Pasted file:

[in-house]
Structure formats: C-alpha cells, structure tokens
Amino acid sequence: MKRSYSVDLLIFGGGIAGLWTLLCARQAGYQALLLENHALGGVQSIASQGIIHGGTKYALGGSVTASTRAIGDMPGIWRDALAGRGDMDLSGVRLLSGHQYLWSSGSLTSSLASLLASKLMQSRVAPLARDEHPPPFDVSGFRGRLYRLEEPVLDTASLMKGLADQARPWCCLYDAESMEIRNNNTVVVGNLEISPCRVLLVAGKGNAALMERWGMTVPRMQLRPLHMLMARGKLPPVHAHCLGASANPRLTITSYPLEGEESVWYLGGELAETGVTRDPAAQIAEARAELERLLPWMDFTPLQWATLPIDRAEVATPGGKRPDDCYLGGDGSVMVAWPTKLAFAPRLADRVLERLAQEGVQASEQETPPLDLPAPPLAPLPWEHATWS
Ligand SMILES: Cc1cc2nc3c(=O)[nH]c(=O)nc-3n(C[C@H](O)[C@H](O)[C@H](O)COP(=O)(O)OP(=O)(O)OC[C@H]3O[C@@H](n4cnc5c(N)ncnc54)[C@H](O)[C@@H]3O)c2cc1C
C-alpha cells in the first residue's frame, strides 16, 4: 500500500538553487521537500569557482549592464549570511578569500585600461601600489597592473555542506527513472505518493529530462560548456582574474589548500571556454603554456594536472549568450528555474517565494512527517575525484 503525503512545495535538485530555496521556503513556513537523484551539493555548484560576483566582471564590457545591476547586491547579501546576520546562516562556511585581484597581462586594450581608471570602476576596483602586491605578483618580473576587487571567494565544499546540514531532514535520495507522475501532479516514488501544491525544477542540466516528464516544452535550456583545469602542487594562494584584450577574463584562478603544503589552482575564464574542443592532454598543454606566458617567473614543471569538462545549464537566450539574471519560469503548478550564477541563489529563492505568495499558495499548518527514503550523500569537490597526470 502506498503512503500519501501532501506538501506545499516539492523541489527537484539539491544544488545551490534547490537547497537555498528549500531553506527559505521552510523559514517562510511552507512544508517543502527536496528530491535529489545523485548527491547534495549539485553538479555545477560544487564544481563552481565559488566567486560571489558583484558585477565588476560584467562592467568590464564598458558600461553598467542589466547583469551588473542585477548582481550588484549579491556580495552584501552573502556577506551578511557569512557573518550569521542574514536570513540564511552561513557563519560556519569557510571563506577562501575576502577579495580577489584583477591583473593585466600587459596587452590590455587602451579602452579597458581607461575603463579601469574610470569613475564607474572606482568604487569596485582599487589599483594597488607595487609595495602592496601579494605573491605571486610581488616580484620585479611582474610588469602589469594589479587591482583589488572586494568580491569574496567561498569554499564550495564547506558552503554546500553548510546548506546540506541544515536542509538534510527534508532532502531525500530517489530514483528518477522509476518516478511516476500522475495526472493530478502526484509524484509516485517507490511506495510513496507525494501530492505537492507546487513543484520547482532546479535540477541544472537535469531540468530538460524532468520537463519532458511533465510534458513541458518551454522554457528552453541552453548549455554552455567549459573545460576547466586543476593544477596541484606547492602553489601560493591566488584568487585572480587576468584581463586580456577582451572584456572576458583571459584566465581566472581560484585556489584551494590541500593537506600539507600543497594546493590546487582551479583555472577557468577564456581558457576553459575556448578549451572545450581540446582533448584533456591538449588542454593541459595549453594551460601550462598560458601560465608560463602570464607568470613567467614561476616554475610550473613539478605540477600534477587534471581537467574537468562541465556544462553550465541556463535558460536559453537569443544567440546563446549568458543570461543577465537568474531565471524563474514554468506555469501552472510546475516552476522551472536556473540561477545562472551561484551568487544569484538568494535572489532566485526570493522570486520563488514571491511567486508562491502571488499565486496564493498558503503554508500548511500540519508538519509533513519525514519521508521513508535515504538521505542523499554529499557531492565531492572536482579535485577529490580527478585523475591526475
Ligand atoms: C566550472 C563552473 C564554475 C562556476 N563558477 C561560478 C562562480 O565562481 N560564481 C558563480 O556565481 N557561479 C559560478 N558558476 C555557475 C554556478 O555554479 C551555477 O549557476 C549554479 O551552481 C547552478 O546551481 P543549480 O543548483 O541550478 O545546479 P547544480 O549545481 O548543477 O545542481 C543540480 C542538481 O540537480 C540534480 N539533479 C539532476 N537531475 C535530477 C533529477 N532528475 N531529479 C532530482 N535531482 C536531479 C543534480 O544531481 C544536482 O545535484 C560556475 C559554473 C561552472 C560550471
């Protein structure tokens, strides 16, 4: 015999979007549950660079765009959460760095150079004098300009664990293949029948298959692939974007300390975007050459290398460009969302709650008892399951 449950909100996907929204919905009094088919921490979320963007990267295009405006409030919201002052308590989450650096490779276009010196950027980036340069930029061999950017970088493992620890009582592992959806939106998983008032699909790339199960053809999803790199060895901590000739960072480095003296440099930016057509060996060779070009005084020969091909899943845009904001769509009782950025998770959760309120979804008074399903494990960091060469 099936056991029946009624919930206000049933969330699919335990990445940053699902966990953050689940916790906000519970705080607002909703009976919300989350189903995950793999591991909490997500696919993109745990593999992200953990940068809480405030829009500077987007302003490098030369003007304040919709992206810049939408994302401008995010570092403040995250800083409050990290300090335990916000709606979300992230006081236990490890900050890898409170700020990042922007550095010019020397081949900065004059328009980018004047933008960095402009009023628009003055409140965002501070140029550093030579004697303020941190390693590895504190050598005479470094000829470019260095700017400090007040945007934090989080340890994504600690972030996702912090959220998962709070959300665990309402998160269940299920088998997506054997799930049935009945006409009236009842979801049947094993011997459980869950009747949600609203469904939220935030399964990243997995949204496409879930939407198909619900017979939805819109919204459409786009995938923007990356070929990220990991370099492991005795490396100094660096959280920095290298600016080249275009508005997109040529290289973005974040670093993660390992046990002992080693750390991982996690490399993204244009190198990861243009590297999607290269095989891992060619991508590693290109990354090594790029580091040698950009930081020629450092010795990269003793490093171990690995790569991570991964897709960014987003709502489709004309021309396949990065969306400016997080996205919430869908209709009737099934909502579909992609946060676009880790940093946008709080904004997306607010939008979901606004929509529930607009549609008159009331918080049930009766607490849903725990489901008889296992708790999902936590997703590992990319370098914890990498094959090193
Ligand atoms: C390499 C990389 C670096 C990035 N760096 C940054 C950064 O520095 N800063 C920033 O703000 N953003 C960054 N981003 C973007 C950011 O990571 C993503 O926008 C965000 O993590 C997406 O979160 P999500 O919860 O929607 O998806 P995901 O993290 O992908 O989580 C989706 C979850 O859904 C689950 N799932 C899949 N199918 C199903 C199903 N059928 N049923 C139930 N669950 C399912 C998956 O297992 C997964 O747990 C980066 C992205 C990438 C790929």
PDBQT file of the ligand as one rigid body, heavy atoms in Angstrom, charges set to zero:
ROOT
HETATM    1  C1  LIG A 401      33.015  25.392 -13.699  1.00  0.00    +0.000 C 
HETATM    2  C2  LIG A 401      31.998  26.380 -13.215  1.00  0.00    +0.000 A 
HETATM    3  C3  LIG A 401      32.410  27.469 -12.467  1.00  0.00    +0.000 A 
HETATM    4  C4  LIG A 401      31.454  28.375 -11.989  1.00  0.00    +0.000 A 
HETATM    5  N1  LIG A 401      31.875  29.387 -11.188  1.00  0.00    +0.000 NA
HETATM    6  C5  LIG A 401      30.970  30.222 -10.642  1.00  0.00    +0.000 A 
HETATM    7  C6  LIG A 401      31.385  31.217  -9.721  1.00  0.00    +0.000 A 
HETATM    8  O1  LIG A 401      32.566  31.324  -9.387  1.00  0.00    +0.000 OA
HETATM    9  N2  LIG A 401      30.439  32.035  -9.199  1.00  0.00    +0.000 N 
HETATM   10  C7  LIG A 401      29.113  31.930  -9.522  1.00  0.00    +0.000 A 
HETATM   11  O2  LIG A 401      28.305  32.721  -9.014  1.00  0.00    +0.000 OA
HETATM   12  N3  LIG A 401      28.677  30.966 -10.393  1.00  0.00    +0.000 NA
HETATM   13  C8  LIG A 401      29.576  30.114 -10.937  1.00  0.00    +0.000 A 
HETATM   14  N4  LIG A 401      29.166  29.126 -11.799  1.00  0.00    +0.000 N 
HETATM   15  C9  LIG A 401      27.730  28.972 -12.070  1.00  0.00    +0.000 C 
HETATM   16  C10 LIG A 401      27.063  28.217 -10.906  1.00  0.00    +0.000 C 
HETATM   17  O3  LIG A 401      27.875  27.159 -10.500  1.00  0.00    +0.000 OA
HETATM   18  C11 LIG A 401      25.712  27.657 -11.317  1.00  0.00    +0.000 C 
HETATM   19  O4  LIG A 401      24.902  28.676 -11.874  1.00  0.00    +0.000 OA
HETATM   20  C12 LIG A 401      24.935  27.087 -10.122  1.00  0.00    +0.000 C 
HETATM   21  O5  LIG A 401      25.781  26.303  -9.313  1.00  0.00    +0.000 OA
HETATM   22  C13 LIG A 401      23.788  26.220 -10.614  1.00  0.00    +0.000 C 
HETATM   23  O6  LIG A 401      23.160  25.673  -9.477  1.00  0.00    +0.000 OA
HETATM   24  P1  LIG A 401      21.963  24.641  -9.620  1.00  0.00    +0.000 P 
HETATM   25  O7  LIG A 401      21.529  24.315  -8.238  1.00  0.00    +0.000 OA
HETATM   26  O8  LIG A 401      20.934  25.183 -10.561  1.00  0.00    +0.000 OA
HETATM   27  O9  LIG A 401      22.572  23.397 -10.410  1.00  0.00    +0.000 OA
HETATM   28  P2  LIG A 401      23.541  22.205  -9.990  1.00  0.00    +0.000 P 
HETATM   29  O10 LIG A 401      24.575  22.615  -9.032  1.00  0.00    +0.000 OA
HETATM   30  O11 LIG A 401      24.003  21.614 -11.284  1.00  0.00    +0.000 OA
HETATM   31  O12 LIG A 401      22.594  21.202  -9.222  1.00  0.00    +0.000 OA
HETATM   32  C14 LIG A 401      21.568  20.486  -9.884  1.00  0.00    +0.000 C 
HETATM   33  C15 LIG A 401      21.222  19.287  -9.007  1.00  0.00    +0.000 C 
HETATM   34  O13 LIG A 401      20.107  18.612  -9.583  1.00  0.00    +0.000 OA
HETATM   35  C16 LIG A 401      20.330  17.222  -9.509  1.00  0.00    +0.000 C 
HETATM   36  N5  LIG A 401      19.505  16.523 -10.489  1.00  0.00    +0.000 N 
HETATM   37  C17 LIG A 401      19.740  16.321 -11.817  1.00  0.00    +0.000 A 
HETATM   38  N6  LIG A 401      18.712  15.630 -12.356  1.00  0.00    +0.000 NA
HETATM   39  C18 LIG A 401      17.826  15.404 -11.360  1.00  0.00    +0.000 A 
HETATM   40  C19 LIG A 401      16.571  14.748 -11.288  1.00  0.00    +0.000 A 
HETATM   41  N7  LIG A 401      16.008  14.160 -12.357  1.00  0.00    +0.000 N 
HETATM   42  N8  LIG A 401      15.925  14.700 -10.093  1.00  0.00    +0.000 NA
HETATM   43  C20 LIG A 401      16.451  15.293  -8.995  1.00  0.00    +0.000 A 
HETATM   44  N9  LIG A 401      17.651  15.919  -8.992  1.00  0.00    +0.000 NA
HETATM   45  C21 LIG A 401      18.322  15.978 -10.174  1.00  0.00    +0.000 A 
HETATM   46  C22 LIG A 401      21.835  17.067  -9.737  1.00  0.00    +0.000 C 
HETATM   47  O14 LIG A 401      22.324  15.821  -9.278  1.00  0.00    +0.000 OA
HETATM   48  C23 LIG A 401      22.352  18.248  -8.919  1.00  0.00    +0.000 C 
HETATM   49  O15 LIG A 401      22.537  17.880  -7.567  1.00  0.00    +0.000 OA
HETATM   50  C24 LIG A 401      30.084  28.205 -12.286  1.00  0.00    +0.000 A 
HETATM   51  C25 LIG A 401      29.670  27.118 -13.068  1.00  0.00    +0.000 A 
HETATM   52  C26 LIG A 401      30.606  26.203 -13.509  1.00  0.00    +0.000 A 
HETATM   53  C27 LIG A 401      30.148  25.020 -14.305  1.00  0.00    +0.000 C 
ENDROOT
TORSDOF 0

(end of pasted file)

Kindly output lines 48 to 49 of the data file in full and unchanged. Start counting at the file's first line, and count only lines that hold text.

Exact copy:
HETATM   38  N6  LIG A 401      18.712  15.630 -12.356  1.00  0.00    +0.000 NA
HETATM   39  C18 LIG A 401      17.826  15.404 -11.360  1.00  0.00    +0.000 A 